If mPOS is to succeed in India, it needs to be accepted by small and midsize merchants. They are being asked to buy mPOS terminals, which means that cost is going to play a huge role if it is to be accepted on a mass scale. The battle is half won, since merchants will be buying a device that is multipurpose in nature relative to a regular POS terminal.
While some merchants may want high-end smart phones, an iPhone 4S costs about $750 in India, which may be prohibitively expensive. The majority of merchants are likely to go for phones that are less than $250 without a contract. For the whole mPOS package to be effective, it will have to operate on a smart phone.
Given that most global efforts have been focused on relatively few, expensive smart phone brands and models, development in India will have to address the sub-$250 smart phones, and herein is the problem.
No clear global mPOS standards exist. Just because an mPOS dongle works on one phone brand and model, it doesn't necessarily work on another model from the same maker, even if both phones have the same operating system. This happens because the dongle usually connects through the headphone jack, and incompatible frequencies prevent dongles from working across all models and brands.
That said, for mPOS to succeed, not every dongle has to work on every sub-$250 smart phone; but a dongle that works across at least the most popular ones is needed. The good news is that a few firms have made serious and, in some cases, successful efforts to allow multiple cheap smart phones to work on the same dongle.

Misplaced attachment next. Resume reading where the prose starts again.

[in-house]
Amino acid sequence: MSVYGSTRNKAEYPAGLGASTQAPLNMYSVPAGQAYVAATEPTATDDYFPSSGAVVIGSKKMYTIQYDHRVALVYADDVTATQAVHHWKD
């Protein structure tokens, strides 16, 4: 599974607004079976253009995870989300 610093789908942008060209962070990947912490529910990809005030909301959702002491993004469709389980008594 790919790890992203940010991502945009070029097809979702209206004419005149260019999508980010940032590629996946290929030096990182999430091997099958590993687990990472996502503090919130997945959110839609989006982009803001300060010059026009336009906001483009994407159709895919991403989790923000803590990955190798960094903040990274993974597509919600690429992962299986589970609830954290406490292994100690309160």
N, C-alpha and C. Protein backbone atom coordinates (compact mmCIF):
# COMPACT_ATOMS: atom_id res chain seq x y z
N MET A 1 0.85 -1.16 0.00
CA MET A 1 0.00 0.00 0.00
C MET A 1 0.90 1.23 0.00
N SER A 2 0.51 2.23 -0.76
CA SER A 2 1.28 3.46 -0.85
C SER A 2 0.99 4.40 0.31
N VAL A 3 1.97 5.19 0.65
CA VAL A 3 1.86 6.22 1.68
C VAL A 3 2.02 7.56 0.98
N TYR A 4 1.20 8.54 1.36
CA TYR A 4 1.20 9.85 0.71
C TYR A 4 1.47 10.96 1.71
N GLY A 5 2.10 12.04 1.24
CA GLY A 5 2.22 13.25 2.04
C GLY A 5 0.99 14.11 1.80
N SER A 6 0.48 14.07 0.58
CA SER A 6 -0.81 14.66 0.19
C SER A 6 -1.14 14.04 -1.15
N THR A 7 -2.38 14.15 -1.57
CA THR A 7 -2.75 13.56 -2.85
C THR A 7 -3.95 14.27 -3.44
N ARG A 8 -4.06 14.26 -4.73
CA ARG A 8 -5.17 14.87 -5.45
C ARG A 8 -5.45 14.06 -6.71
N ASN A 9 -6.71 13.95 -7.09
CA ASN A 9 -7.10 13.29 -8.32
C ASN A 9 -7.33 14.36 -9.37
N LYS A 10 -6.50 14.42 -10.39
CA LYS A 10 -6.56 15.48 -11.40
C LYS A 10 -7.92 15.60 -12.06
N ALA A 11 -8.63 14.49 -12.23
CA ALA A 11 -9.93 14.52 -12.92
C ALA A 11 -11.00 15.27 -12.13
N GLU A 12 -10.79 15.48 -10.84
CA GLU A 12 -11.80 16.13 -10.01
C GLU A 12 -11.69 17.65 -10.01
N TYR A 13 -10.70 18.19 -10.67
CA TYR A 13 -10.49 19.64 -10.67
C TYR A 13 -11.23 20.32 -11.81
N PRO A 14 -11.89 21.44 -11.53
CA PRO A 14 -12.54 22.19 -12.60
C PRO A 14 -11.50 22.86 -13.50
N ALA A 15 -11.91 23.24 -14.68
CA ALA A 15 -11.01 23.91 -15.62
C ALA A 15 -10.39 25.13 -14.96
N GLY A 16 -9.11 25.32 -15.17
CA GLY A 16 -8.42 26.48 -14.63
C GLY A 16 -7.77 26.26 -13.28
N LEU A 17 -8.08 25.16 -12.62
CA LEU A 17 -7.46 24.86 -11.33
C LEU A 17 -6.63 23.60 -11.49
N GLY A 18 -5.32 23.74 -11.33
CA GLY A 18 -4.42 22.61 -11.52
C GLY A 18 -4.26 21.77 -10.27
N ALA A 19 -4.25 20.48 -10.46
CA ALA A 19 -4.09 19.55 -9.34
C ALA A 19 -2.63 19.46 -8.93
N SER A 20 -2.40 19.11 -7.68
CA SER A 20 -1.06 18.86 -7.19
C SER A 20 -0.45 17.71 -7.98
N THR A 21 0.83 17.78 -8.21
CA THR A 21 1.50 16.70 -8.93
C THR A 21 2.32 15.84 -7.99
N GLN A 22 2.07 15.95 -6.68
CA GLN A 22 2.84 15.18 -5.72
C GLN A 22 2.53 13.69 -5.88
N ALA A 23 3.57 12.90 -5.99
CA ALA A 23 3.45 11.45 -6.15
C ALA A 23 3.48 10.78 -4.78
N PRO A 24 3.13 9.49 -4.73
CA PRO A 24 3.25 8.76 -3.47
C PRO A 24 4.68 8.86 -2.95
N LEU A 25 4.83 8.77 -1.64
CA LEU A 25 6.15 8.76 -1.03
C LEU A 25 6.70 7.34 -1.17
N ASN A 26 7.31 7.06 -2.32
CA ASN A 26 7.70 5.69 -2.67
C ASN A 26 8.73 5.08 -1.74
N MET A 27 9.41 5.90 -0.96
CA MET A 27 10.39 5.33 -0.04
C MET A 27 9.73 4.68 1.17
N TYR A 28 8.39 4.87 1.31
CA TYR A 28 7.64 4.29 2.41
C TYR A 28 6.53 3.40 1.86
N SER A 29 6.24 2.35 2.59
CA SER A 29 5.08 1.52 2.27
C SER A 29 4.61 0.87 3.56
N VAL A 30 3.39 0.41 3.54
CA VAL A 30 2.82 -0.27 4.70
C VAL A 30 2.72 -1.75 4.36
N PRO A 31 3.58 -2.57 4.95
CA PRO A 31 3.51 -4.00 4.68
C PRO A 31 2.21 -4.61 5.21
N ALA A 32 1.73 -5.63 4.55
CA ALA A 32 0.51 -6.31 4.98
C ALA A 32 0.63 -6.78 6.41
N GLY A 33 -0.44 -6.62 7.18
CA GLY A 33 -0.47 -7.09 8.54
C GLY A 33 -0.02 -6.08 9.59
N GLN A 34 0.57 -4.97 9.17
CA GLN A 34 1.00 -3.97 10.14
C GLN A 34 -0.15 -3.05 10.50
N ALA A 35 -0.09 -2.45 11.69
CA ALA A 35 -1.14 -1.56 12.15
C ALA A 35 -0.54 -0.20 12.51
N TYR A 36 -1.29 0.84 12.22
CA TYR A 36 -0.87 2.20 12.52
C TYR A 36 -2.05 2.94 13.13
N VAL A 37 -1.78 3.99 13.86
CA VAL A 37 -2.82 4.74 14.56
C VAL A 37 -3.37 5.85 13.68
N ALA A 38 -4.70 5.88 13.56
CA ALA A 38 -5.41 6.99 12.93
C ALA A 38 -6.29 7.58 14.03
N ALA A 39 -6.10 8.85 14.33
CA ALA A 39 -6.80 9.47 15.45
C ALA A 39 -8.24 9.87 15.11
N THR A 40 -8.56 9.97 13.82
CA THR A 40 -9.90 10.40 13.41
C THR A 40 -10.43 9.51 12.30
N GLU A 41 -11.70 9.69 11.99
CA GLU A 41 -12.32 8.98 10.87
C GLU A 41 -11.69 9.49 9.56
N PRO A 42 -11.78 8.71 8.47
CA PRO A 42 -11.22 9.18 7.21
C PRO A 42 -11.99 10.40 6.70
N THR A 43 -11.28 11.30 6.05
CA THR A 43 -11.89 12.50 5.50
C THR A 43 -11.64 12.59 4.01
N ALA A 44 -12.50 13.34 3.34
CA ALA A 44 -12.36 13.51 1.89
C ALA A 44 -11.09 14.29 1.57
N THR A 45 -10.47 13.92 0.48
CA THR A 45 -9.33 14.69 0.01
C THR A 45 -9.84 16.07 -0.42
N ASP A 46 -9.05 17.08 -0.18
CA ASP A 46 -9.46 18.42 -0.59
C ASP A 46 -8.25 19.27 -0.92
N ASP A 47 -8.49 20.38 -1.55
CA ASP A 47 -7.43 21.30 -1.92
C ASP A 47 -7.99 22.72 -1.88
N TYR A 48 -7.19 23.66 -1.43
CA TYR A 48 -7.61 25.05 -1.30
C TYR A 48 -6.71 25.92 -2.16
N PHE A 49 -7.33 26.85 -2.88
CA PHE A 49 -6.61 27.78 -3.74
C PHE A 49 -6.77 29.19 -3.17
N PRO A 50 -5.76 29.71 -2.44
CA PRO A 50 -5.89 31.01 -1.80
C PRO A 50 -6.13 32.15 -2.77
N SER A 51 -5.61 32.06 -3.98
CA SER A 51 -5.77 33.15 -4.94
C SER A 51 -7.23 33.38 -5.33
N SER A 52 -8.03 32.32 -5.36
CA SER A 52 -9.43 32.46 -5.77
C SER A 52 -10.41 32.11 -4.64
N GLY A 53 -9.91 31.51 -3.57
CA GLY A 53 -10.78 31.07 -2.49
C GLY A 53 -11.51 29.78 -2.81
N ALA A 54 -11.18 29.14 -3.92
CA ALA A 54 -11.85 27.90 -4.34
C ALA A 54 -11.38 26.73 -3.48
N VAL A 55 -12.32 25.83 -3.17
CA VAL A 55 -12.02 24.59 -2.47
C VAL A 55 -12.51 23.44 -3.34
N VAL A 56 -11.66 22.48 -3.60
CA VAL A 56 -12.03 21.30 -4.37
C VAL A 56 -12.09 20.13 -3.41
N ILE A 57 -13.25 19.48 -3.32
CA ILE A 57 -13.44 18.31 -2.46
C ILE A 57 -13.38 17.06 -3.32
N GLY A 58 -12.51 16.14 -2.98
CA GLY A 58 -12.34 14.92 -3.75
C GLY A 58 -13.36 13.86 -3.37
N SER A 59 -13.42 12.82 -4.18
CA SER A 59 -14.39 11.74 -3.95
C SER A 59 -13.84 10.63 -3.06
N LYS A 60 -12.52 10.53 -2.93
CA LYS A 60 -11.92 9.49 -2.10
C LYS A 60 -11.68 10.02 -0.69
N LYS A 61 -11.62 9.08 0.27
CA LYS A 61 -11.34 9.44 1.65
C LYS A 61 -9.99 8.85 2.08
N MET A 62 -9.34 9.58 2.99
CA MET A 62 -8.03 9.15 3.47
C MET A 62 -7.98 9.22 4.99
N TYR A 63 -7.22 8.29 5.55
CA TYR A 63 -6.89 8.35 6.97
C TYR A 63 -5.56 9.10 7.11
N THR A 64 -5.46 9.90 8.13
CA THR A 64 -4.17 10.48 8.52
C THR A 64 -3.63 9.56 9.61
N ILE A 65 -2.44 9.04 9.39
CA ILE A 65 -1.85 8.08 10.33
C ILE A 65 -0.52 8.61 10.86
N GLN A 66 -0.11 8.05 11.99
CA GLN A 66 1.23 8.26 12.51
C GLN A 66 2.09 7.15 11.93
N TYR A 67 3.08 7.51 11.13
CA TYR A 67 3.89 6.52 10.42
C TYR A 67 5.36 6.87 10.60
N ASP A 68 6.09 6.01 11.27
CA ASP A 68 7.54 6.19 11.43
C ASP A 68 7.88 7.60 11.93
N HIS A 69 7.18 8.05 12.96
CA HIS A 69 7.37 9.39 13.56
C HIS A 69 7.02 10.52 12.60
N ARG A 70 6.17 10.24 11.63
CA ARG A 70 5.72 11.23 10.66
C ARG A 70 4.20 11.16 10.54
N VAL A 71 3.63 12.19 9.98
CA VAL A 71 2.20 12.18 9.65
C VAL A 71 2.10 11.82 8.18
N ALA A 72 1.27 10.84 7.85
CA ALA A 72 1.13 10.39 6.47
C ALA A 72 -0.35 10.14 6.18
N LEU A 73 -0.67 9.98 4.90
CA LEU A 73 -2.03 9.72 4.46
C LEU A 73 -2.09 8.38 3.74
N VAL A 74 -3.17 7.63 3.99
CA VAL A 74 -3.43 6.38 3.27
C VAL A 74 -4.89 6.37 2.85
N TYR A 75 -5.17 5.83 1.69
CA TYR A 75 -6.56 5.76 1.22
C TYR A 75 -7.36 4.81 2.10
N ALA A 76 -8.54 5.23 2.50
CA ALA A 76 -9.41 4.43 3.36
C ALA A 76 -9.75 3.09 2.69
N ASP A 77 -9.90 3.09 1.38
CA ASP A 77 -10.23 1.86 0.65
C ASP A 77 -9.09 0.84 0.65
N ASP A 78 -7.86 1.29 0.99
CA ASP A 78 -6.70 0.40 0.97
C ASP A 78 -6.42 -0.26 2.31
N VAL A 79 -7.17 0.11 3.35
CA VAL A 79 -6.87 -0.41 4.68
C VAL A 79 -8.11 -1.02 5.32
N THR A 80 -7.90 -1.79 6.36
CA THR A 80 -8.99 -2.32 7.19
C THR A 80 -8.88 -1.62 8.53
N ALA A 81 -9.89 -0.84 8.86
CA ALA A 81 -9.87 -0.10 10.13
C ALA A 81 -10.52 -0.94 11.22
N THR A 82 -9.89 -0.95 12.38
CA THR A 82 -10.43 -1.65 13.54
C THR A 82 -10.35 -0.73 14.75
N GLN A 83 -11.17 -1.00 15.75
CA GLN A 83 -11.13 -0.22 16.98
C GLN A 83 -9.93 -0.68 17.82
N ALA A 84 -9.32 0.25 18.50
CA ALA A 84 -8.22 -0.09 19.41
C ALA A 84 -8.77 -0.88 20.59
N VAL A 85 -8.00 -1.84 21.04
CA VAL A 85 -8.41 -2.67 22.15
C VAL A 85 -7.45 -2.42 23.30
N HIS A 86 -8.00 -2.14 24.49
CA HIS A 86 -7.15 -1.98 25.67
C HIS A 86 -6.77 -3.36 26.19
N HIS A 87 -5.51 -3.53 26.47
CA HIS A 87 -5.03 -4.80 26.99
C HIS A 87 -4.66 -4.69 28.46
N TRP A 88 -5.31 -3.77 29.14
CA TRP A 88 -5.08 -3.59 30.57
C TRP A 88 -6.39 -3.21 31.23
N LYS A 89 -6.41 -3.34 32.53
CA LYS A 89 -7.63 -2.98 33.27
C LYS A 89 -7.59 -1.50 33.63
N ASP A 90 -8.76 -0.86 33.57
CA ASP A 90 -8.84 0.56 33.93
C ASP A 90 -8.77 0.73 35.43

To make mPOS successful, the mPOS application on the phone, apart from following best practices, must provide more than just payment card processing capability. The application should be designed with extra features, such as accounting functions that merchants will use daily. Even if payment card usage rises, cash payments are still likely to represent a large percentage of transactions. So additional applications will be necessary to help spur adoption.
Apart from that, applications will need a great deal of flexibility to be able to work seamlessly on multiple smart phones, regardless of a phone's operating system.
Based upon the evidence, all the necessary factors seem to be in place for mPOS to scale up and be the game-changer that the Indian acquiring industry desperately needs. However, for the program to really succeed, the following roadblocks need to be cleared.
These factors have the potential to slow, but not prevent, adoption. With the stage set for growth, mPOS could begin to steamroll. As that happens, equipment costs will come down, and compatibility issues will be resolved along the way.
Sunil Rongala is the Head of Risk Containment and Business Strategy at MRL Posnet Private Ltd., a technology-driven transactions facilitator based in India. He is a professional economist and holds a Ph.D. in economics from Claremont Graduate University in California. To reach him, call +91-99490-61784, fax +91-40-2355-4002 or send an email to firstname.lastname@example.org.